Would you like to say that someone has made up, or that they have ‘buried the axe’ and put a long or short disagreement to rest? The phrase ‘kissing and making up’ is a common English phrase that can be used to say or imply just this. This post unpacks the meaning, origin, and the correct use of the phrase.
‘Kissing and making up’ is a common type of figurative saying in the English language that can be used to imply that two (or more) parties have put their conflict to rest, or resolved an implied issue.
The phrase ‘to kiss and make up’ means that conflict has been put aside or resolved.
It can be said directly to someone, or it can be said about someone in the context of a conversation with another person.
If you ‘kiss and make up’ then the saying implies cooperation, and it has almost the same meaning as to use ‘burying the axe’ in relation to people who have had a disagreement.
The phrase can be used without context, but commonly has its context either given or stated by the rest of the conversation.
The opposite of the saying can also be used to say that people ‘did not kiss and make up’ or that they have ‘not kissed and made up’, which is used to imply that the conflict or issue remains unresolved.
The phrase is most common as an informal phrase, and it is not something that is considered acceptable to say within a formal context.
The phrase ‘kiss and make up’ implies friendship bonds, and has no romantic or sexual implications when it is used.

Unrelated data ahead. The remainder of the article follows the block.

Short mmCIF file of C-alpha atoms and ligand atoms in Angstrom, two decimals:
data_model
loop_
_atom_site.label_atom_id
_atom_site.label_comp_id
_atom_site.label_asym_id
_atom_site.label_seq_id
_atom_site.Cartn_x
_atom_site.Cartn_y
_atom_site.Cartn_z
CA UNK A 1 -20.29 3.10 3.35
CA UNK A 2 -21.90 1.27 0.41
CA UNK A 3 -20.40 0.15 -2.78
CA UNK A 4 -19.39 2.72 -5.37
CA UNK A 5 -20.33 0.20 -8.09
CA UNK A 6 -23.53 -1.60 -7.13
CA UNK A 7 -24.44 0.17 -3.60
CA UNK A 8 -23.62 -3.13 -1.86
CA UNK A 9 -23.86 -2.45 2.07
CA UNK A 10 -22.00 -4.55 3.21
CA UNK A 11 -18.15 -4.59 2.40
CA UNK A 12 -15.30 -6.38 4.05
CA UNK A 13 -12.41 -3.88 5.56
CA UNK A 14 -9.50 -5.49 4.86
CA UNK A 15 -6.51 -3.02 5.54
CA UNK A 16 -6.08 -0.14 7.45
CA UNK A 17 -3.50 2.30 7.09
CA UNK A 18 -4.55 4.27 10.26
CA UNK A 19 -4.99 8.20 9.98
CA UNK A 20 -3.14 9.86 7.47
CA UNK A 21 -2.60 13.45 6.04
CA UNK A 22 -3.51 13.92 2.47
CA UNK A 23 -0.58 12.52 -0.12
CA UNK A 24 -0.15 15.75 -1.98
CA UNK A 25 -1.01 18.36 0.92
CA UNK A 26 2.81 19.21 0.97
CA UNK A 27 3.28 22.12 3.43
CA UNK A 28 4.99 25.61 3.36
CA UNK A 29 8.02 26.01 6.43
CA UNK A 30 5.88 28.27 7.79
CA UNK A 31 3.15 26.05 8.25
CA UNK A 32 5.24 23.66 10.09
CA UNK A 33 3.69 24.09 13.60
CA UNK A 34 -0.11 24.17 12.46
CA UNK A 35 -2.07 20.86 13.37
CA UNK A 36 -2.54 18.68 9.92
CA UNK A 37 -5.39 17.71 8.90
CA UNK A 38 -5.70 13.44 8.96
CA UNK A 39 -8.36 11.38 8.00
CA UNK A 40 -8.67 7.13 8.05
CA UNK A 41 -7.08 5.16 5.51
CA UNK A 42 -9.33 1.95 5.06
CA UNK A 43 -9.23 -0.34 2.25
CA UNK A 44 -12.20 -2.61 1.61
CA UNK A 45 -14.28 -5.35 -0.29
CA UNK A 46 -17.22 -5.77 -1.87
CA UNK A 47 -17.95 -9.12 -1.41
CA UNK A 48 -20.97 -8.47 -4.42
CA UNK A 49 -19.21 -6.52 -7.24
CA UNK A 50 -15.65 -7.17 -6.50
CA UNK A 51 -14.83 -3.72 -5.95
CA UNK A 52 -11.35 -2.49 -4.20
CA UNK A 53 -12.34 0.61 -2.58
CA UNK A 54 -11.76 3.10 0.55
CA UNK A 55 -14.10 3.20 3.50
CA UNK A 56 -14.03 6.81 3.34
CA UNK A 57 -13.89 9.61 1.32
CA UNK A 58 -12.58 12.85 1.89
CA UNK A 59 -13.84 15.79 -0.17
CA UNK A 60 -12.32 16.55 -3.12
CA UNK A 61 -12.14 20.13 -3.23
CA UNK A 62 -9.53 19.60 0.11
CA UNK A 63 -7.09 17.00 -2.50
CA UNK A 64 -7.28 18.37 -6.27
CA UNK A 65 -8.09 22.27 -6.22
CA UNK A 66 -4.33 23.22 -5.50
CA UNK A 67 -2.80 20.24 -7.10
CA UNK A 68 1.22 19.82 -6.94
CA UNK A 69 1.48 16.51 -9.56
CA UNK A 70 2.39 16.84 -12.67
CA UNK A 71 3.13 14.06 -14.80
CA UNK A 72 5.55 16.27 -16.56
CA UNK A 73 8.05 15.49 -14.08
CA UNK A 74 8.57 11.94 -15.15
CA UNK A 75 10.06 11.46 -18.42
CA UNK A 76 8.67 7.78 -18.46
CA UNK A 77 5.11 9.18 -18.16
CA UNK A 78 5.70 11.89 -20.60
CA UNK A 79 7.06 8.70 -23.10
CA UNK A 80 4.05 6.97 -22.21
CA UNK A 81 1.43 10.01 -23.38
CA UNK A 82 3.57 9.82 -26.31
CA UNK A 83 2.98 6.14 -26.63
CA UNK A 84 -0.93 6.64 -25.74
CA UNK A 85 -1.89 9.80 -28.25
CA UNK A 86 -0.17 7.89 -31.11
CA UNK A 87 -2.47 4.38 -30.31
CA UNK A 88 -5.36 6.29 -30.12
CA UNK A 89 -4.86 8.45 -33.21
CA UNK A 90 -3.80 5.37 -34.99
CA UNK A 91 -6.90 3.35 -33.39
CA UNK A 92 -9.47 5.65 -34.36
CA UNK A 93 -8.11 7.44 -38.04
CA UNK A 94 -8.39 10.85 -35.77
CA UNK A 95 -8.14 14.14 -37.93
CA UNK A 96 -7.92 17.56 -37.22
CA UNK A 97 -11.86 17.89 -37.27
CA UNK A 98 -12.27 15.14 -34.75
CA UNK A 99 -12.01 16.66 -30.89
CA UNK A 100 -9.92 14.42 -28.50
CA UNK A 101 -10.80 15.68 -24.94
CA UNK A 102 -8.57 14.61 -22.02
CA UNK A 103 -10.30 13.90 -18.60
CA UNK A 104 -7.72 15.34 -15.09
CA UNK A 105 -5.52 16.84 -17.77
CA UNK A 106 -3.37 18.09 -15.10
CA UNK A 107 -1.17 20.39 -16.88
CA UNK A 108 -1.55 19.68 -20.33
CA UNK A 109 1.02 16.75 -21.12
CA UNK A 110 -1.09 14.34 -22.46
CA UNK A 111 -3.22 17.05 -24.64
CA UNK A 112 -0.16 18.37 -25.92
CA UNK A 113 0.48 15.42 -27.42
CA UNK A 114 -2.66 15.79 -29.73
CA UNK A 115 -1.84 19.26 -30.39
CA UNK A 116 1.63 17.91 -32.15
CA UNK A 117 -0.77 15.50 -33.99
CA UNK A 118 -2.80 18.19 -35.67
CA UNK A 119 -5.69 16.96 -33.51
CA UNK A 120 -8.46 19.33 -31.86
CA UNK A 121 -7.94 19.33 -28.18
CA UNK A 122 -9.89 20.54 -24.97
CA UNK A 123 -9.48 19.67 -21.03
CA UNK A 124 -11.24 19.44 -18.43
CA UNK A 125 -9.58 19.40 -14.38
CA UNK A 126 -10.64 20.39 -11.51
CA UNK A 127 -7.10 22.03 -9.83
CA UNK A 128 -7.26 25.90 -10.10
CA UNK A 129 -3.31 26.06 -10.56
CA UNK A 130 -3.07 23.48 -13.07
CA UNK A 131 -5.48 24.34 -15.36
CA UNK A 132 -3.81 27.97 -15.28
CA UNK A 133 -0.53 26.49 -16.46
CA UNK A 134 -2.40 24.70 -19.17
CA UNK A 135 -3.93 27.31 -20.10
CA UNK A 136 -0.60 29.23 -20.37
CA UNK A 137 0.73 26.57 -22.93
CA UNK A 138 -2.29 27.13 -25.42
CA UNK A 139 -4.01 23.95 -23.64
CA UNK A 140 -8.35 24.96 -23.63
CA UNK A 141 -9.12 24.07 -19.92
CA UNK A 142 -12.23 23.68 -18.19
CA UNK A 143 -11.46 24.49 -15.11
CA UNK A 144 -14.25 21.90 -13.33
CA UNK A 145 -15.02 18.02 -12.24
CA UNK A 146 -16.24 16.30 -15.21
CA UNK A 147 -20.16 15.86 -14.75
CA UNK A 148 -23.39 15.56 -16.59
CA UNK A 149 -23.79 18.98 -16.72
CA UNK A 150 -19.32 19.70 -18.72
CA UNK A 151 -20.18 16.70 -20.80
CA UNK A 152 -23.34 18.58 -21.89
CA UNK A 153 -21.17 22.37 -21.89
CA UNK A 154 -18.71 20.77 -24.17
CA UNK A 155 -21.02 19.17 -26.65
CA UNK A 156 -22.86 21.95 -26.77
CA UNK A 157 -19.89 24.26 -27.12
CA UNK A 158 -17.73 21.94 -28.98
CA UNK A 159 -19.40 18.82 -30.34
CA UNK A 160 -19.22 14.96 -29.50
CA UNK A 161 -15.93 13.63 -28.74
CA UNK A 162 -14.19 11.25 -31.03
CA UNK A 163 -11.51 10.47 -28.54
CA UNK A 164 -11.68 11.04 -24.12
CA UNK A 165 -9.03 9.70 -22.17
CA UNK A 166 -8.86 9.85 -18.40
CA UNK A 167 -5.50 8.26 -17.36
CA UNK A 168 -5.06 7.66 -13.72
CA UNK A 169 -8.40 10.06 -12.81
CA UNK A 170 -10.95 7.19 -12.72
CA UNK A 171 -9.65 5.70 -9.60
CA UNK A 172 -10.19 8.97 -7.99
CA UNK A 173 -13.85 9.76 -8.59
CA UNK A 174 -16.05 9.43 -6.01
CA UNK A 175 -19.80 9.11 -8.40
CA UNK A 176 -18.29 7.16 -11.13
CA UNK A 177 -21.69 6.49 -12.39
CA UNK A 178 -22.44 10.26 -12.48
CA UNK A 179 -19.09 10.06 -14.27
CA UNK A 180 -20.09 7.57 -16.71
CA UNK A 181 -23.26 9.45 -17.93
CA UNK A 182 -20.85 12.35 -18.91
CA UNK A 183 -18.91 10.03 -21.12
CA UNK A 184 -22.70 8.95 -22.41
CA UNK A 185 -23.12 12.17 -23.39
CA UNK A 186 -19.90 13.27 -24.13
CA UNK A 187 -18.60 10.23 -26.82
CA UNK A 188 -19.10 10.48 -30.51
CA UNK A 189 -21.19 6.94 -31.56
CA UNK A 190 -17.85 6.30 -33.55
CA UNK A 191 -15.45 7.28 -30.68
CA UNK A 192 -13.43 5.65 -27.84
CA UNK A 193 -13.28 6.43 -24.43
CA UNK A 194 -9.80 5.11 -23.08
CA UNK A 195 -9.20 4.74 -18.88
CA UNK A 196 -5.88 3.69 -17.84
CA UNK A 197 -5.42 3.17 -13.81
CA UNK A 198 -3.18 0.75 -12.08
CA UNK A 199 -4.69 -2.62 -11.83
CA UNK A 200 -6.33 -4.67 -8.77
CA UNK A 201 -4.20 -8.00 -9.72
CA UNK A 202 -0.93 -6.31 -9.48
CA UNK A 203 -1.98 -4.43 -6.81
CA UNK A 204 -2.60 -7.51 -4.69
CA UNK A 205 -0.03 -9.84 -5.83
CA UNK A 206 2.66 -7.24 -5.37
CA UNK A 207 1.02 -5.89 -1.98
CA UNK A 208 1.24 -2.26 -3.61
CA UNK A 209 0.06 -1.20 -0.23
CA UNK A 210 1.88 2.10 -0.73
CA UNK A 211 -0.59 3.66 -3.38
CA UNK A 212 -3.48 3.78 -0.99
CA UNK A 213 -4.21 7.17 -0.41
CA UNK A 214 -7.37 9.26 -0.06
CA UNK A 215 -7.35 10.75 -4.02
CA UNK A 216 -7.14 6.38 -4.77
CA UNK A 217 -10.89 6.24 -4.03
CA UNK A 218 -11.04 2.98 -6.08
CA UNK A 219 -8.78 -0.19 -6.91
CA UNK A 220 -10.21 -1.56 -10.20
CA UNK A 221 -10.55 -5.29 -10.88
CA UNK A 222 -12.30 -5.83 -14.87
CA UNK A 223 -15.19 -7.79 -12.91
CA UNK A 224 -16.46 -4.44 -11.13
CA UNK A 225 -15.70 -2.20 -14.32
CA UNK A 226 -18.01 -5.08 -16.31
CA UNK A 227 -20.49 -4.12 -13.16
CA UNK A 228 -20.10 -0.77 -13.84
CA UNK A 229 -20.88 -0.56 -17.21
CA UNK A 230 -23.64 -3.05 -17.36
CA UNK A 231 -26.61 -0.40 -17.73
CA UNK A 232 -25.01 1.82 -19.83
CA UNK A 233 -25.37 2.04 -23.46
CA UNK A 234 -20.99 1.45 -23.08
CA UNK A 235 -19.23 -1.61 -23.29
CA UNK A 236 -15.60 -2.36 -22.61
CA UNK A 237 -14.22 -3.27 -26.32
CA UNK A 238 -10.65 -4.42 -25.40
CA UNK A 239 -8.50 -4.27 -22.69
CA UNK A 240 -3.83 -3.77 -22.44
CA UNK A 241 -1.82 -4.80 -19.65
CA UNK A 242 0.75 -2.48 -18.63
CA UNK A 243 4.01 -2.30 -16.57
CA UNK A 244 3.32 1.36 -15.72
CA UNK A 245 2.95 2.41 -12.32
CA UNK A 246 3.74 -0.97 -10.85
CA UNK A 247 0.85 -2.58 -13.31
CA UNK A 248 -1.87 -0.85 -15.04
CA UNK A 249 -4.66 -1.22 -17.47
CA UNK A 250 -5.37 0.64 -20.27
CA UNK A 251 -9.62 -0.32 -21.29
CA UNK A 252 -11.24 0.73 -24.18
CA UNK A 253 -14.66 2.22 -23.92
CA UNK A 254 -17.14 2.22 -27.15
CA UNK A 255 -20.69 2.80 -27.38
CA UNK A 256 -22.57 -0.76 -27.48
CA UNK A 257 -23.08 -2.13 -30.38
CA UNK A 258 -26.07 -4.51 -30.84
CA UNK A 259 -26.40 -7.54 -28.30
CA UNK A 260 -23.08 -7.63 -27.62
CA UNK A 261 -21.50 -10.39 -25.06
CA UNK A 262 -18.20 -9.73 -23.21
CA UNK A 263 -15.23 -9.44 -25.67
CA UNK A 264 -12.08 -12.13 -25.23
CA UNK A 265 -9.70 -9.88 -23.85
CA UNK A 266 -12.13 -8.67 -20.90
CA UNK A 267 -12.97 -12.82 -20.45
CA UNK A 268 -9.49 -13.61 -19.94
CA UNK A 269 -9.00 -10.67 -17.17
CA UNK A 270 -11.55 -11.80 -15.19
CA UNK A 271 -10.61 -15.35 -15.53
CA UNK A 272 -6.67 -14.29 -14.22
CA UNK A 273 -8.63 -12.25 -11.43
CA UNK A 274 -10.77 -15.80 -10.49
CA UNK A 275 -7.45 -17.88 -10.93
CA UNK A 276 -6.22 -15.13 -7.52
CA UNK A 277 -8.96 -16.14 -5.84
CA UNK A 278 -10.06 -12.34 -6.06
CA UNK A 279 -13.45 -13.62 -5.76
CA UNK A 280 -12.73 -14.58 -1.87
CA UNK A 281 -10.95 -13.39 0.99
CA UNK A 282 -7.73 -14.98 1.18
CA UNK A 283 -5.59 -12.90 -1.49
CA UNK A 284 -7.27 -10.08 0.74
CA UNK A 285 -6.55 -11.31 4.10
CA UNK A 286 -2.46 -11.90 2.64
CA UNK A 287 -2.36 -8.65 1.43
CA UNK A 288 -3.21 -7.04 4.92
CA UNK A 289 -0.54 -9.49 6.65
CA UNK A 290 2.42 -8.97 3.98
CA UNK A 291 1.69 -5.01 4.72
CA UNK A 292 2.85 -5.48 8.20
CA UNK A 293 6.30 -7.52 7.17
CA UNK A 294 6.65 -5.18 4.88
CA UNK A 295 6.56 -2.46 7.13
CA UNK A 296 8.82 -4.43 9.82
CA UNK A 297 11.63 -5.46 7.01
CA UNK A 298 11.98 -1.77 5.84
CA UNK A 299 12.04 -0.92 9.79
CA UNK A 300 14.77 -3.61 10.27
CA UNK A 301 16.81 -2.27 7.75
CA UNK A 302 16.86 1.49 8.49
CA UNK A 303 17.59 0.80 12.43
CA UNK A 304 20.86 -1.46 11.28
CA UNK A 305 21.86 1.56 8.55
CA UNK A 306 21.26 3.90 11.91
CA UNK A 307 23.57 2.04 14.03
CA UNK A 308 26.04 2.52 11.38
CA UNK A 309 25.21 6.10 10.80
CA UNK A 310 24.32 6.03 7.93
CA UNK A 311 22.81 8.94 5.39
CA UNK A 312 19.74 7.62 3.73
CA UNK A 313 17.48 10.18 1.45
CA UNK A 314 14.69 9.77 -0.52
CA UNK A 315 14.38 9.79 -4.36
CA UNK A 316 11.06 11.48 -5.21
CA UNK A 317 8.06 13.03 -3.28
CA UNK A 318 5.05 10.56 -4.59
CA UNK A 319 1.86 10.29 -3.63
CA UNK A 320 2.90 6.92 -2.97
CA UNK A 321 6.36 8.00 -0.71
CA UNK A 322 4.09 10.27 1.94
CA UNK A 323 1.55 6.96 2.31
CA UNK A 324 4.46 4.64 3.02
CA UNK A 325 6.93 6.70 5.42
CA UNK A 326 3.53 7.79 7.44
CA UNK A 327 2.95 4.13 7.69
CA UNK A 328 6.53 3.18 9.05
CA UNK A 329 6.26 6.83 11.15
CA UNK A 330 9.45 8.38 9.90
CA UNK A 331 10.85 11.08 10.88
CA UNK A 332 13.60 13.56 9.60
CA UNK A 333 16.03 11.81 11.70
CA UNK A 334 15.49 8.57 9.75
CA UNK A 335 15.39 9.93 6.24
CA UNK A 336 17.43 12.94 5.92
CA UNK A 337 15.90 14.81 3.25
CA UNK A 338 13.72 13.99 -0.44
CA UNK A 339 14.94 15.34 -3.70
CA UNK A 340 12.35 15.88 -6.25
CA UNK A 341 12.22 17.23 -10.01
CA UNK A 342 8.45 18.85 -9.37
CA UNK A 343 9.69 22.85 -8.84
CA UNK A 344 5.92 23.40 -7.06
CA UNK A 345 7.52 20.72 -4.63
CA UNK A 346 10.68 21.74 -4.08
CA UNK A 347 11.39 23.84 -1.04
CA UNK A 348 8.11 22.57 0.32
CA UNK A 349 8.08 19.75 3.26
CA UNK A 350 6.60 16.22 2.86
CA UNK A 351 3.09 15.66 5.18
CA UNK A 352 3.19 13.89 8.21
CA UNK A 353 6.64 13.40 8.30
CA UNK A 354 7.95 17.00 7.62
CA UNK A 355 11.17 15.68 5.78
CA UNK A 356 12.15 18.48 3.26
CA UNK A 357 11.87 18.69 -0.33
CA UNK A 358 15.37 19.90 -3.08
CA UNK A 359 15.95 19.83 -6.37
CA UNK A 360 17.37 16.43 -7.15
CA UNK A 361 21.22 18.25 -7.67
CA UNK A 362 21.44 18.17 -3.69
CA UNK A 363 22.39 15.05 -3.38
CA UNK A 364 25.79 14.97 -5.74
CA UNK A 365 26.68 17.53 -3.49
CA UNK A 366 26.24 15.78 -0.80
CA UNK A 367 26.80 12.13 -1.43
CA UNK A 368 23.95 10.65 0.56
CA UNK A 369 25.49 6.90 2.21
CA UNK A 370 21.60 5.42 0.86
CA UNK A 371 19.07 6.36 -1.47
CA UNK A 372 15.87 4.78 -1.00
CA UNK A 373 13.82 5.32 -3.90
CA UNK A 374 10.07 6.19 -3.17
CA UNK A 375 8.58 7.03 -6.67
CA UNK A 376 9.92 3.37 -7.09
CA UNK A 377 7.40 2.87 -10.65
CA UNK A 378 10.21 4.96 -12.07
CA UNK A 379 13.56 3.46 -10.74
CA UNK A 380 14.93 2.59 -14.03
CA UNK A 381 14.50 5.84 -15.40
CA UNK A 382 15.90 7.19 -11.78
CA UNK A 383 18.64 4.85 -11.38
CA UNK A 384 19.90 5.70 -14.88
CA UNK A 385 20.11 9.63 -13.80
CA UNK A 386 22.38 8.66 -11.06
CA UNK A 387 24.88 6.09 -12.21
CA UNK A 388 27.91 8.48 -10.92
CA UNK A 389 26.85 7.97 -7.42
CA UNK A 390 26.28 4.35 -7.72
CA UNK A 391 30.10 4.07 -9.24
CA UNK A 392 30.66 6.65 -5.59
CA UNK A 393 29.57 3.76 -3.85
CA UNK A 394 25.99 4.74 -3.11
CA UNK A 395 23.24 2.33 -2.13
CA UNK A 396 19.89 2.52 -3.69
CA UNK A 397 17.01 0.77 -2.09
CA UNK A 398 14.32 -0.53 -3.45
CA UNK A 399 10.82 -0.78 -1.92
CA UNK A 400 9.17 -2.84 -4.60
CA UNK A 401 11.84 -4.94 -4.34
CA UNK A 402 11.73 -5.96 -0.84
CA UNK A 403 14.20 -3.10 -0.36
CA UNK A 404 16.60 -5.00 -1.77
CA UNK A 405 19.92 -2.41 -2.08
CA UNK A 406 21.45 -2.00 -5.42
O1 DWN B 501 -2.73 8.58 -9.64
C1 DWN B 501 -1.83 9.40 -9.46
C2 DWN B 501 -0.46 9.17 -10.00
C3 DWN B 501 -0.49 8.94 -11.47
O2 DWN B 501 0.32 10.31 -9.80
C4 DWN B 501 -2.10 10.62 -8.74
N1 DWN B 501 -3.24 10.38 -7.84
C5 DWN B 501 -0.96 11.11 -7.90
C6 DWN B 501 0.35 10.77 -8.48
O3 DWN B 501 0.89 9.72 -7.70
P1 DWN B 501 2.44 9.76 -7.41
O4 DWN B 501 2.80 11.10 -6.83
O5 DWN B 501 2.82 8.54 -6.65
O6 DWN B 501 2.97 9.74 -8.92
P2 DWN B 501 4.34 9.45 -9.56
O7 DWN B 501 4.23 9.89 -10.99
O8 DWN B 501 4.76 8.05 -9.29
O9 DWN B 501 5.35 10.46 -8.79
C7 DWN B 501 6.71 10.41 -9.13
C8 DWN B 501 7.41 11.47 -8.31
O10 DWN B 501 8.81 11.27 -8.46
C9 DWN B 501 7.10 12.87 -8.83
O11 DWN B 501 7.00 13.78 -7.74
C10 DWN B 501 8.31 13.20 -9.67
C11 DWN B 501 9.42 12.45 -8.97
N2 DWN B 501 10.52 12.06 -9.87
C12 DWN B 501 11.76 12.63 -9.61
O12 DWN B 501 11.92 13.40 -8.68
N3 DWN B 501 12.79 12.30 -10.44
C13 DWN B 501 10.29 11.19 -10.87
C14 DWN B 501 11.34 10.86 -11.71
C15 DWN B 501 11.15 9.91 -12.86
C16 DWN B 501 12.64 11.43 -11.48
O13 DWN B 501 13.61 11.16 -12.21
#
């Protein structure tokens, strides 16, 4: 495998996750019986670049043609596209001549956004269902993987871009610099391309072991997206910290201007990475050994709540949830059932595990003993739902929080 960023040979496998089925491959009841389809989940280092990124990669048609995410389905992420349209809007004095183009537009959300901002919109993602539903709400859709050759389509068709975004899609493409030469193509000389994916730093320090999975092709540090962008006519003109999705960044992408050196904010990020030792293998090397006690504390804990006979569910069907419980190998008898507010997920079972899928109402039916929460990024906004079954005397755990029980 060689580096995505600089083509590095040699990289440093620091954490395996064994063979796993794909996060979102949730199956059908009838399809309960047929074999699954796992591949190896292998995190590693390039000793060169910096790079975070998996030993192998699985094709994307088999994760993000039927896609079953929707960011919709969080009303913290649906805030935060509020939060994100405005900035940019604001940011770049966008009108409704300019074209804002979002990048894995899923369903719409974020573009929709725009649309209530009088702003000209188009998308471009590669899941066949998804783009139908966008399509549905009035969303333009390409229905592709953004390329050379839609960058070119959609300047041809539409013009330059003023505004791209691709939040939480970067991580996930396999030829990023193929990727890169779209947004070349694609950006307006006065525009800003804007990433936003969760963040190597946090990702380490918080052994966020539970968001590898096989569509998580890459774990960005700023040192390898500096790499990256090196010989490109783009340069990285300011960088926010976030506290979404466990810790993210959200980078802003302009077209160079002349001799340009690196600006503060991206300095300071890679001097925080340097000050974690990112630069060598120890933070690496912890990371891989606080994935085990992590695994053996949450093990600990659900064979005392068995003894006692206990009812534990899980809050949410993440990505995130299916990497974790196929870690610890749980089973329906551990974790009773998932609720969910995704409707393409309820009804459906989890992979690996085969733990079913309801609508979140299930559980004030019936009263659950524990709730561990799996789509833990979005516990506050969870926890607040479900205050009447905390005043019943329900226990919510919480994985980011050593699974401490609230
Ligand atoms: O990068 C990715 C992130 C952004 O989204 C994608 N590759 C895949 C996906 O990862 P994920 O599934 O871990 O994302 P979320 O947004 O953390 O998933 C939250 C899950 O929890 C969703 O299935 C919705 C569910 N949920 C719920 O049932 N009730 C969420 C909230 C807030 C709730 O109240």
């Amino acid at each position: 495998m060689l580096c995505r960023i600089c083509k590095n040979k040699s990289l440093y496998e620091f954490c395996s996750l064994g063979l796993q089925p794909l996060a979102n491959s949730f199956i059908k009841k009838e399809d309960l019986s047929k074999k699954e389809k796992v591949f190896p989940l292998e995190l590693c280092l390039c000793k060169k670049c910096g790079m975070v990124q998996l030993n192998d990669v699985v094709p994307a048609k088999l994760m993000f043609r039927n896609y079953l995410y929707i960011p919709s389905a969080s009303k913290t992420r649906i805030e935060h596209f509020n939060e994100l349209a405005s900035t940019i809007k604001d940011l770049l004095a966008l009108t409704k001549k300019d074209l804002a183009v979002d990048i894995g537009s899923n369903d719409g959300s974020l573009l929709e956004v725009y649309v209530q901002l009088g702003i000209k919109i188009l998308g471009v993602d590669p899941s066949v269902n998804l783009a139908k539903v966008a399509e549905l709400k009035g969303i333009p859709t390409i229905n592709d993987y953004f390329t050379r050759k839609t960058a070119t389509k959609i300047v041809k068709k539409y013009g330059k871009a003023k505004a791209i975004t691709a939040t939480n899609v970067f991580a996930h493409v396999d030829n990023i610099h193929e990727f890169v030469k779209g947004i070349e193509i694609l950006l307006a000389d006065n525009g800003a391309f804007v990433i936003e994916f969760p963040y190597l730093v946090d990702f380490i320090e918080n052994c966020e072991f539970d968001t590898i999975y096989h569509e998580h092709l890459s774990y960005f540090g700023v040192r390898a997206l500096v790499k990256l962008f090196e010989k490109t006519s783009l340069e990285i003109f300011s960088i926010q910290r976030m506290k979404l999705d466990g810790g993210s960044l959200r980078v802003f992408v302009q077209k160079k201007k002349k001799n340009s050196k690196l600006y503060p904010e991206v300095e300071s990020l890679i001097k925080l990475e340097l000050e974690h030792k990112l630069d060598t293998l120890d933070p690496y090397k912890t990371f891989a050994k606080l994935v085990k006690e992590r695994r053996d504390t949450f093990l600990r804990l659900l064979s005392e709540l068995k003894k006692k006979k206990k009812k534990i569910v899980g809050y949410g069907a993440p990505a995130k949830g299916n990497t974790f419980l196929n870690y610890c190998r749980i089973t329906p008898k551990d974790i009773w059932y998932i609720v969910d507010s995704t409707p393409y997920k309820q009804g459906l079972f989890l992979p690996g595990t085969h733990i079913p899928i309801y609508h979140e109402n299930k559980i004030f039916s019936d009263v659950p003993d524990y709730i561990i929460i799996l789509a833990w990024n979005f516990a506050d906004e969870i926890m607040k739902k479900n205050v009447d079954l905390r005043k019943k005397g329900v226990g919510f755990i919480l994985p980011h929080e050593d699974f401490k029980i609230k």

“Look, I know I wanted to shoot you about the pineapple on the pizza. How about we just kiss and make up? I like the rest of what’s on your menu a whole lot.”
“If you don’t kiss and make up, you’re never going to survive the next week at work with this guy. He might throw you out of the second floor like a bad printer in the eighties.”
“Kiss and make up. There’s no reason why you should avoid your mother for the rest of your lives, other than the fact that she’s dead.”
“Kiss and make up with your brother. It’s not like you’re in a fucking Marvel comic, just go ahead and speak to the guy once.”
The phrase ‘kiss and make up’ couljd have originated as early as the beginnings of the 1800s, according to some online language resources. Use of the phrase is considered to be first used around this time, with the phrase first having romantic implications that it does not necessarily carry today.
In the 1800s, ‘kissing and making up’ meant fights or disagreements between lovers, but this is not the case when the phrase is said today.
The phrase can be used to refer to any disagreements, usually between friends, though might also be used in other ways.
Modern use of the saying has continued, and it has changed little in meaning since the early figurative use of the phrase other than to change the type of disagreement to which a person refers.
Phrases Similar to Kissing and Making Up
- Burying the hatchet
Phrases Opposite to Kissing and Making Up
- Like two cats in a washing machine
What is the Correct Saying?
- Kissing and making up
- To kiss and make up
- Kissed and made up
Ways People May Say Kissing and Making Up Incorrectly
There are several ways in which someone can use the phrase ‘kissing and making up’ in the wrong way, or misunderstand the meaning of the saying.
Someone can misspell the phrase, or misunderstand the intentions of the speaker.
‘Kiss and make up’ does not have romantic implications in modern use, though might have meant a disagreement between partners or lovers in the early 1800s.
Acceptable Ways to Phrase Kissing and Making Up
The correct way to use the phrase ‘kissing and making up’ is to use it in the same way as the expression ‘burying the hatchet’, or to say that a disagreement has been resolved or laid to rest.